I’ve always believed one of my parenting jobs is to guide my children’s eyes to truly see and respect those around them. Especially others who are different or less fortunate, in need of nutritious food, clean water and shelter.
Often at our dinner table, we talk about children who are in need of a meal packed full of nutrients to keep their bodies strong, healthy and growing properly. I’m not talking about 30 years ago when dinnertime meant parents threatening their kids into eating disorders with the “clean plate” method. Nor the pitiful line, “There are children in China who are starving!” Not sure why the Chinese got stuck in the middle of it, but placing guilt on kids to eat when their bodies aren’t hungry is not the greatest plan.
For over a decade, I’ve been supporting Harvesters. It is a nonprofit organization whose mission is to “feed hungry people today and work to end hunger tomorrow.” Throughout 26 counties in Kansas and Missouri, they have provided food and essentials to over 600 agencies since 1979.
Why do they do this? Because according to Harvesters, in our area alone, one out of seven persons is “food insecure.” And 127,190 children, translated to one out of five, are food insecure in the Kansas City area. Almost 40 percent of them don’t qualify for federal assistance, so their only hope for a meal is from charities. This is unacceptable.
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So when one daughter’s Girl Scout troop was asked to help an organization pack food into backpacks, I insisted both my girls come. The “BackSnack” program provides backpacks filled with food, so the school’s can discreetly help children in need every Friday. This ensures children have food for the weekend.
It does break my heart to think what happens on a long weekend or during school breaks.
Pounding volunteerism into my children’s brains, with this hands-on experience, gave me a sense of parental accomplishment. It finally got through to my daughters. I thought the dinner talks were getting through to them, but they only had part of it.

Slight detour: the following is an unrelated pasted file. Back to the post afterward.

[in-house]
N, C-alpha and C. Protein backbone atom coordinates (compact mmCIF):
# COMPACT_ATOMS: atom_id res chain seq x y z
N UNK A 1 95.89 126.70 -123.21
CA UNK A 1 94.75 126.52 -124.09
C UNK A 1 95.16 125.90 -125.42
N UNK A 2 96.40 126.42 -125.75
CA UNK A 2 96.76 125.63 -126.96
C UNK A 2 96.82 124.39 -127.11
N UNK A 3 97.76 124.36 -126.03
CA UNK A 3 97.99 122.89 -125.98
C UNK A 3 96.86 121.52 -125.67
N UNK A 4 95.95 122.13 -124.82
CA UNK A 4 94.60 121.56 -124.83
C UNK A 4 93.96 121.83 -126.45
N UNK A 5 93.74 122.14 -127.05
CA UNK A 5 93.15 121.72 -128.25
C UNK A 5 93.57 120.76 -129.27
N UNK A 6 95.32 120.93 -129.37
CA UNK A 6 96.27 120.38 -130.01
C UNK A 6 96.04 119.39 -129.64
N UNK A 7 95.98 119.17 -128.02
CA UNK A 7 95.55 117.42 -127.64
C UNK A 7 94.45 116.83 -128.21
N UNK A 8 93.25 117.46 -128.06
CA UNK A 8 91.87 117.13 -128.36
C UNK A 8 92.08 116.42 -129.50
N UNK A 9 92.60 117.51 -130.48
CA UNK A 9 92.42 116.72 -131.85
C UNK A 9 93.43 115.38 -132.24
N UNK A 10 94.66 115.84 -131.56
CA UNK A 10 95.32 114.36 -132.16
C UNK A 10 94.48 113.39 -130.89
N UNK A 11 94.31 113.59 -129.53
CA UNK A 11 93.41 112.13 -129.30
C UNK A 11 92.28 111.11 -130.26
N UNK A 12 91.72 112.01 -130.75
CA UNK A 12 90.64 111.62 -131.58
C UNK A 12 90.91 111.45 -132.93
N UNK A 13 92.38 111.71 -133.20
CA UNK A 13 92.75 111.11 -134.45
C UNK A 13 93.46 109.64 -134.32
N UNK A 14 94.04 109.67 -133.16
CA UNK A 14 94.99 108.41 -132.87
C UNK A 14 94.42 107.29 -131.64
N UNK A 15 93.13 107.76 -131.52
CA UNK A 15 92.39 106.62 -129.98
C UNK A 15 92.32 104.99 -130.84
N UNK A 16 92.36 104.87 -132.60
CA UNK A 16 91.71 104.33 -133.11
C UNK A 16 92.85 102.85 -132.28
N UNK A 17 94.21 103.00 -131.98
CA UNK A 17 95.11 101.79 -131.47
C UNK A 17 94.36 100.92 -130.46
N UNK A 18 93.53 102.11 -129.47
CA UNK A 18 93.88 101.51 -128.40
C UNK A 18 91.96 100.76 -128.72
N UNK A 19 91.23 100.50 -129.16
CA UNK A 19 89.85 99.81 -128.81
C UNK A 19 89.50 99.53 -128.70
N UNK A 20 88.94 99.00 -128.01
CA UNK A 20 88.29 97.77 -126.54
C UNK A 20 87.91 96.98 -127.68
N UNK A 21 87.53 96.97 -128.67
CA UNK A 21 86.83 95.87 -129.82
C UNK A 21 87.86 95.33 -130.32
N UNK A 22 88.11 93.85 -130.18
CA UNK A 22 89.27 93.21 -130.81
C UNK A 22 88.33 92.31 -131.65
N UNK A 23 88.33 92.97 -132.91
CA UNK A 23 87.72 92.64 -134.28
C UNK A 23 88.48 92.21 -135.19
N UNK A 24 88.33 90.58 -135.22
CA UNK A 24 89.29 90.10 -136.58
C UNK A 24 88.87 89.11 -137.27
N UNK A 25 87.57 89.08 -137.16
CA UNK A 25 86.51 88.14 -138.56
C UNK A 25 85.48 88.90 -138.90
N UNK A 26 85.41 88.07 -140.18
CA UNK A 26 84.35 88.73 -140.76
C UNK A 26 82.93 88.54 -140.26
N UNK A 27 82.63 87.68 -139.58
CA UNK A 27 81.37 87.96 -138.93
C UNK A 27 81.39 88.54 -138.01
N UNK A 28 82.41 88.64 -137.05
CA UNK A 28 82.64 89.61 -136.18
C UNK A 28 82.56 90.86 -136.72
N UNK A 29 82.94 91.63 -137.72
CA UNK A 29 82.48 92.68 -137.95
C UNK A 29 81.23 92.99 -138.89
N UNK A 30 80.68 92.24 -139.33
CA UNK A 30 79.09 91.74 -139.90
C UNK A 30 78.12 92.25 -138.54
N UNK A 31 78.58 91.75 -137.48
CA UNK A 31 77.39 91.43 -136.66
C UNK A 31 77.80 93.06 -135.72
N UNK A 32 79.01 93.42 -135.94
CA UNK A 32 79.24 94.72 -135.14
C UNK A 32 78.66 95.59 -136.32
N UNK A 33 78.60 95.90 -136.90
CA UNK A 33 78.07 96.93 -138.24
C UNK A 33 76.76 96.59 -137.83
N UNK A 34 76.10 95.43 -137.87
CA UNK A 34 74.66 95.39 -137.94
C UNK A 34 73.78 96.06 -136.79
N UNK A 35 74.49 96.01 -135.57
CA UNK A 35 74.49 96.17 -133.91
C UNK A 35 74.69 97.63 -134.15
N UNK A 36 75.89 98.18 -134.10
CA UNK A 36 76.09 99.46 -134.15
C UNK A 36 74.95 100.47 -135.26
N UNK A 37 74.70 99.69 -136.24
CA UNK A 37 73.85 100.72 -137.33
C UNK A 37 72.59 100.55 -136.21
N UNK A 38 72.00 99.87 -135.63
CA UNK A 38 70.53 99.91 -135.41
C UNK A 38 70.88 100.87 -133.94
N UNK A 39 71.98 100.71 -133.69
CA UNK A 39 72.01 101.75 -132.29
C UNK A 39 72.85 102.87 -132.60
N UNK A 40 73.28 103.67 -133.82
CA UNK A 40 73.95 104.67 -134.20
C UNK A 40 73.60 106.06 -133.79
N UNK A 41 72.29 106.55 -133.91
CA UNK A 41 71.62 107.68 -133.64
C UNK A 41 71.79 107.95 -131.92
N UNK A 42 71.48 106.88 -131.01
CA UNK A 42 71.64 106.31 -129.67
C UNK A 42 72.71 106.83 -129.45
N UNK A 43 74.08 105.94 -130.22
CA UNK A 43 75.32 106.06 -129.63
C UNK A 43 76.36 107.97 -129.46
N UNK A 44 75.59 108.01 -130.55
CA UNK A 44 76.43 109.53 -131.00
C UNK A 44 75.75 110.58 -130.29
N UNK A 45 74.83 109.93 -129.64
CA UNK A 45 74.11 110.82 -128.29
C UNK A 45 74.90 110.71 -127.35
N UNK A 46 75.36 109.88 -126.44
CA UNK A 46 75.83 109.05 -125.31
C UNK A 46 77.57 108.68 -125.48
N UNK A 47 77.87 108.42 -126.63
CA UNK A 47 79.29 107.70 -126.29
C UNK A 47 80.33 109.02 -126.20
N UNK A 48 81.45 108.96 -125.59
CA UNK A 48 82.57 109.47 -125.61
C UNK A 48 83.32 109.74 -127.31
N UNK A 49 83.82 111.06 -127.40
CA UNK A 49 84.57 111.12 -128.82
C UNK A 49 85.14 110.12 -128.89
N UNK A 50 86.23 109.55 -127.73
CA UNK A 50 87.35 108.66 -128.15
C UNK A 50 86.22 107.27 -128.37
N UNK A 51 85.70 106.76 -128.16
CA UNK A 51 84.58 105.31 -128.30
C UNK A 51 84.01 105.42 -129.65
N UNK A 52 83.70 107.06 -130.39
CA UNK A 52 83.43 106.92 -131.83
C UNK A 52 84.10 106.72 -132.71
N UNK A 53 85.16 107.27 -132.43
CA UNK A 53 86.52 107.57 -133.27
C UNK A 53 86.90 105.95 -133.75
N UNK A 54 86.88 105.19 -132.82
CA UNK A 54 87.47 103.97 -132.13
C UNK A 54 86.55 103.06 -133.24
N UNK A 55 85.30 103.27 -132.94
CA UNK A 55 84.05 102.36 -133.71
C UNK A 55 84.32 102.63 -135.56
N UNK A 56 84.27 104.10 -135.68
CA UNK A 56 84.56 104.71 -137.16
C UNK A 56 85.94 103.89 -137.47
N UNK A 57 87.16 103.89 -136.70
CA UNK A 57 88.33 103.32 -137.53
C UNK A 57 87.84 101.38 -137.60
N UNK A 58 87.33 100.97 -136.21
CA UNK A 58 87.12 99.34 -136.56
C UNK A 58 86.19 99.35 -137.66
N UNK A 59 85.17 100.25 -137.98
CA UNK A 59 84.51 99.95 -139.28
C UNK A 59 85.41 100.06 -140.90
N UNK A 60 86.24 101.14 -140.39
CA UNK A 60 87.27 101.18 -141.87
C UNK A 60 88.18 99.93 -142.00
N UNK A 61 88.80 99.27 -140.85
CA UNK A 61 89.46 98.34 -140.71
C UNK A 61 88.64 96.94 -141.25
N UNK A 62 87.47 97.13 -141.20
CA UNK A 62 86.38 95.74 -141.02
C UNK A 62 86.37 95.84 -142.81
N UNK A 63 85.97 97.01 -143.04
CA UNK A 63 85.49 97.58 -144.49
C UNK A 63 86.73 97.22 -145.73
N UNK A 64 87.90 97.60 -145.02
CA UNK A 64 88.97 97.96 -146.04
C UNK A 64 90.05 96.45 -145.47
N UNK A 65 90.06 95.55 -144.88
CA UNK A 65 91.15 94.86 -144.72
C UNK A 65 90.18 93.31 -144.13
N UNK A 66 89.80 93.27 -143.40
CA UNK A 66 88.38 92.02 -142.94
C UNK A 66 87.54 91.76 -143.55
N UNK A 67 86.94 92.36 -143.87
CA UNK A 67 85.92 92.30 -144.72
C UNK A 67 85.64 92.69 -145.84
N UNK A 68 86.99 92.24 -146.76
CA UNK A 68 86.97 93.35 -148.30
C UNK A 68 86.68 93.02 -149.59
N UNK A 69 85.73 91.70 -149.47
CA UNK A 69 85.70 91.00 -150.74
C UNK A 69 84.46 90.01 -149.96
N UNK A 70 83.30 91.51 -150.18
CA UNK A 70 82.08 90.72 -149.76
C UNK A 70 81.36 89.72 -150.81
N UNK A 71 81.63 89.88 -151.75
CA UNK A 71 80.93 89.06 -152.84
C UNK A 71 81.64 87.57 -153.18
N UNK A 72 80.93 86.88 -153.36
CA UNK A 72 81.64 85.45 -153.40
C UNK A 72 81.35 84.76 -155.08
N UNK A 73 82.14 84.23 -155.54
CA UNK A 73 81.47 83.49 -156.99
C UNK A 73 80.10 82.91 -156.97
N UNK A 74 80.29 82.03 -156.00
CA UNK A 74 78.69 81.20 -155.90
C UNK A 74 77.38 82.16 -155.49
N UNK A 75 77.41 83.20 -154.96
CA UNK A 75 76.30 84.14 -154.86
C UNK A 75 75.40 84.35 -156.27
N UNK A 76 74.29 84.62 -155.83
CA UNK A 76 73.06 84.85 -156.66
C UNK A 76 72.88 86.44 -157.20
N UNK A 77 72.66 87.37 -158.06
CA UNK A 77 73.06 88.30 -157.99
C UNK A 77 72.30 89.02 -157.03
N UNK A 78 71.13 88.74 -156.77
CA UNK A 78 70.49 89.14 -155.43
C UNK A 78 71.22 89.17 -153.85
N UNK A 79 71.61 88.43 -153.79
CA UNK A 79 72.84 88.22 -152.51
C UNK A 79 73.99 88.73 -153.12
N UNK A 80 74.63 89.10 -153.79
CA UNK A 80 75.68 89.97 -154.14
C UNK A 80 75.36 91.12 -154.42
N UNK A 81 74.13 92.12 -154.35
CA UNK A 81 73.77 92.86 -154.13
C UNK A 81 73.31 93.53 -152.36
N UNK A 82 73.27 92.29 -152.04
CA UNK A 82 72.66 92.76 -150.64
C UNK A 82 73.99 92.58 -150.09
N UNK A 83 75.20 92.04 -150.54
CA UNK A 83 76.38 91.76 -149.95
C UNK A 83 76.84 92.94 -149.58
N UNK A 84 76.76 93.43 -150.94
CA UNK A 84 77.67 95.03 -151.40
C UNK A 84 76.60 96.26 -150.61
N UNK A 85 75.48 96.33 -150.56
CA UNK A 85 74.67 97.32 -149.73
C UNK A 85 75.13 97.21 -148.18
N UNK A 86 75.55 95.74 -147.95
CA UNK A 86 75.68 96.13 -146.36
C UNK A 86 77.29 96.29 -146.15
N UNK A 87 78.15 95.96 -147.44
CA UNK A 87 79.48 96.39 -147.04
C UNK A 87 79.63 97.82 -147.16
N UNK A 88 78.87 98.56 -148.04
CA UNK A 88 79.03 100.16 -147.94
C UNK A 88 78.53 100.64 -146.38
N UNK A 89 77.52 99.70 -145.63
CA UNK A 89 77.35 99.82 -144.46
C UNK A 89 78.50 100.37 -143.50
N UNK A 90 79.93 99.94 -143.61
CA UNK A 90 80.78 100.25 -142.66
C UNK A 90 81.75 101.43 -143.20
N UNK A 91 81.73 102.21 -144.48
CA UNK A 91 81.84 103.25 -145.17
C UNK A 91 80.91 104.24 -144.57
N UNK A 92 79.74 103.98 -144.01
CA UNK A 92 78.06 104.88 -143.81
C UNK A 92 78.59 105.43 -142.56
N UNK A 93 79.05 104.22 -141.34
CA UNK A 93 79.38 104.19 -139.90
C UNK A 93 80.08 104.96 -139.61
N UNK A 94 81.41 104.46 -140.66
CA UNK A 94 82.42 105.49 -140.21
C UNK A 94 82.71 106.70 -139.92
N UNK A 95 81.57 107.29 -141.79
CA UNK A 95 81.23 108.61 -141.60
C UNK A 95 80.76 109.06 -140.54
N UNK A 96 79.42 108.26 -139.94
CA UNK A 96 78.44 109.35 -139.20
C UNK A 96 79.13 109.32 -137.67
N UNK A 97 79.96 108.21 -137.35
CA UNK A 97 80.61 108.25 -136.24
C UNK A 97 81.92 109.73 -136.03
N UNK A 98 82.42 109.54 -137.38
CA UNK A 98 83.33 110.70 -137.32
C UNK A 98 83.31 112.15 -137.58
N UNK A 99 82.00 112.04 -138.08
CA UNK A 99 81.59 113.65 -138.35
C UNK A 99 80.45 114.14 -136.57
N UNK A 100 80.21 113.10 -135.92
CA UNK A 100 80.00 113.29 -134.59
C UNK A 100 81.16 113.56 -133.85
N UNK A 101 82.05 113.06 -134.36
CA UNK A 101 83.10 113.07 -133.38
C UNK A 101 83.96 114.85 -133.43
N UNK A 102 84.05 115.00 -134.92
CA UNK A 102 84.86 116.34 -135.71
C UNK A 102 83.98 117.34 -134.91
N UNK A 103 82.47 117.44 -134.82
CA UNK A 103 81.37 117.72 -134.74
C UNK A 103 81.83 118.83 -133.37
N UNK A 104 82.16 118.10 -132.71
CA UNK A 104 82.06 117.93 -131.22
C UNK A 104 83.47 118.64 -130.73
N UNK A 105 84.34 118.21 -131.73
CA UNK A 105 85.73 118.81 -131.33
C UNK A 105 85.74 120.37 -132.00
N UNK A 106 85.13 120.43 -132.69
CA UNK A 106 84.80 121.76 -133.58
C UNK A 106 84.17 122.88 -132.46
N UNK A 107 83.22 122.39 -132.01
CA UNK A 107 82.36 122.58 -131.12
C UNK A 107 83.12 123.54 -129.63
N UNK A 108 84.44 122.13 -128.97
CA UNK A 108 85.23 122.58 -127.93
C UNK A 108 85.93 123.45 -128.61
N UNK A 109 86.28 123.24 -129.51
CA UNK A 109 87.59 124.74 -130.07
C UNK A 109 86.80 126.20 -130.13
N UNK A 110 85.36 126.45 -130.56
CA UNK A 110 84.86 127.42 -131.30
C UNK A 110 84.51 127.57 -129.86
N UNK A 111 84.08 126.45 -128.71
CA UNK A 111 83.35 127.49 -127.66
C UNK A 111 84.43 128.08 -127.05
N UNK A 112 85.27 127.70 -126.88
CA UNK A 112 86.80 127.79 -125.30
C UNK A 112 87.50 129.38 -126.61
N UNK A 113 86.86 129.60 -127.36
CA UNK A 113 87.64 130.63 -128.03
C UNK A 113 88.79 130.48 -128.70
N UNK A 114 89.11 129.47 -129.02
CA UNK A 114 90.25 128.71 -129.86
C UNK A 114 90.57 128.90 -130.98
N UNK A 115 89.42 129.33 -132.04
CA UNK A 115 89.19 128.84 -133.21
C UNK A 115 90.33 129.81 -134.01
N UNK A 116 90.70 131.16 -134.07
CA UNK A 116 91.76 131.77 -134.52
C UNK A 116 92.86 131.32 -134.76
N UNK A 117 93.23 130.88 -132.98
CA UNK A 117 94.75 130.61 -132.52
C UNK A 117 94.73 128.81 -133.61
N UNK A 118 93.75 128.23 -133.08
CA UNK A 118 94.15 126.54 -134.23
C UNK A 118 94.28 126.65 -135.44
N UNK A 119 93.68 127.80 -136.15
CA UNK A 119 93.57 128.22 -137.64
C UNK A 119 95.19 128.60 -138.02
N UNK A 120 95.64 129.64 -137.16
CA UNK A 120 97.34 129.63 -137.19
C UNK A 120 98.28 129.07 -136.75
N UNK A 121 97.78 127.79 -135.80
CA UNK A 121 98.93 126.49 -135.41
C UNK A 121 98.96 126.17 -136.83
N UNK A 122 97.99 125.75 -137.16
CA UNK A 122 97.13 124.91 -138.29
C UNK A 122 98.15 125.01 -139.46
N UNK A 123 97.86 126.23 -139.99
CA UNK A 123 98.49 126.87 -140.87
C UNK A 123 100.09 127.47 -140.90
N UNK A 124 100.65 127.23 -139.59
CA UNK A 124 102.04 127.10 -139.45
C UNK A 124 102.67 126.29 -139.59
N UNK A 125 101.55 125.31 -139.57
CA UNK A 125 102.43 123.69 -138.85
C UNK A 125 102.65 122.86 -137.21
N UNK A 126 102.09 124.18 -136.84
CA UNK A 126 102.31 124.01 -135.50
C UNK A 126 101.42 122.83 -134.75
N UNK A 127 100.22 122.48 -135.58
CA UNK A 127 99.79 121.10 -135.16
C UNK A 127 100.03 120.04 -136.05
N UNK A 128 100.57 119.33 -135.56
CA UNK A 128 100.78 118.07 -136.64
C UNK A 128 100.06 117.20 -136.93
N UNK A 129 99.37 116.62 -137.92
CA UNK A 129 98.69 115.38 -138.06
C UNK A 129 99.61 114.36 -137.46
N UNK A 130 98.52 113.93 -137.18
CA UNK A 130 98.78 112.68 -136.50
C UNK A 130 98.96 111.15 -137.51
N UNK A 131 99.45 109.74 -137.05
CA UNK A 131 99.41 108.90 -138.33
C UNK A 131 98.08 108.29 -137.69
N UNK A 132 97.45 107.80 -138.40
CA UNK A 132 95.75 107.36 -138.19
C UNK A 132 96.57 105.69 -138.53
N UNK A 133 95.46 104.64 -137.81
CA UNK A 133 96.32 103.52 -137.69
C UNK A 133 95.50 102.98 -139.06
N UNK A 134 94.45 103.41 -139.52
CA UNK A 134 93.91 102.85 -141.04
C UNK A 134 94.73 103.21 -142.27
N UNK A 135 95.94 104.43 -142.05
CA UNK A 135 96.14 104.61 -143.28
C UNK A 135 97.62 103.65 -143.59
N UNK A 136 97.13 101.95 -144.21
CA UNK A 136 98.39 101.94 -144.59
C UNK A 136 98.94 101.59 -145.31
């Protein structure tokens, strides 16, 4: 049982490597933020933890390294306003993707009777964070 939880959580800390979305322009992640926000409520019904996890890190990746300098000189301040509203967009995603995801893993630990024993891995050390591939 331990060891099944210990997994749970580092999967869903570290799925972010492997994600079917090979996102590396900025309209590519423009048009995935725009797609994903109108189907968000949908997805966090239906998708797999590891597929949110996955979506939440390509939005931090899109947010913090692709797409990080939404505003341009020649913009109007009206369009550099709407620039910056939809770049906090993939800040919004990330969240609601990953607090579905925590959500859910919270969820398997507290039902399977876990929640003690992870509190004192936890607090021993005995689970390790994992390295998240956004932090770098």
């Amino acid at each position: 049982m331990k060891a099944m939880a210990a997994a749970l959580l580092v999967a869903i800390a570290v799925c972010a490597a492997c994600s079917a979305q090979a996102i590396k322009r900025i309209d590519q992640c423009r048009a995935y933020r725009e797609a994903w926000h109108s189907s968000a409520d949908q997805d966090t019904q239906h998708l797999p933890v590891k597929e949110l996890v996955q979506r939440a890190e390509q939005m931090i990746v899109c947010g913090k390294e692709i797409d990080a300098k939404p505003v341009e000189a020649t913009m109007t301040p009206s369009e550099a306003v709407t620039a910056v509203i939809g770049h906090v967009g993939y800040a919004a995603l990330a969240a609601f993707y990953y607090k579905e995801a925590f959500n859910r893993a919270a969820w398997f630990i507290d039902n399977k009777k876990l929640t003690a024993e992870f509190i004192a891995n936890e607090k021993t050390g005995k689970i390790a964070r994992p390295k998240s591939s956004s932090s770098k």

When volunteers were calling out for more food containers and were naming the schools my daughters had heard of, it hit them like a ton of bricks. These were kids their age, who couldn’t afford to play soccer or attend dance class. They didn’t go on trips to Target to buy cool new clothes for school or go on vacations to Disney World. These children who might be sitting next to them in music class were struggling just to get some food.
“There are this many kids who can’t eat on the weekends!” said my daughter with frightened eyes.
That is the look I hope everyone would have in their eyes when they hear of this happening around them. Even friends at their school could be secretly heading to the office to get their sustenance for the next 48 hours.
“Mommy, those backpacks aren’t very big.”
“No. No they aren’t,” I said with an aching heart.
Thanks to this experience, my family feels even more blessed for what we have. I didn’t even need to guide my girls’ eyes, for they opened wide on their own. Now they are looking forward to our next volunteering event.
Thank you, Harvesters and to the hundreds of volunteers and supporters who give their time, money and food to those who matter.
Because we all matter.
For more information on how to help, visit harvesters.org.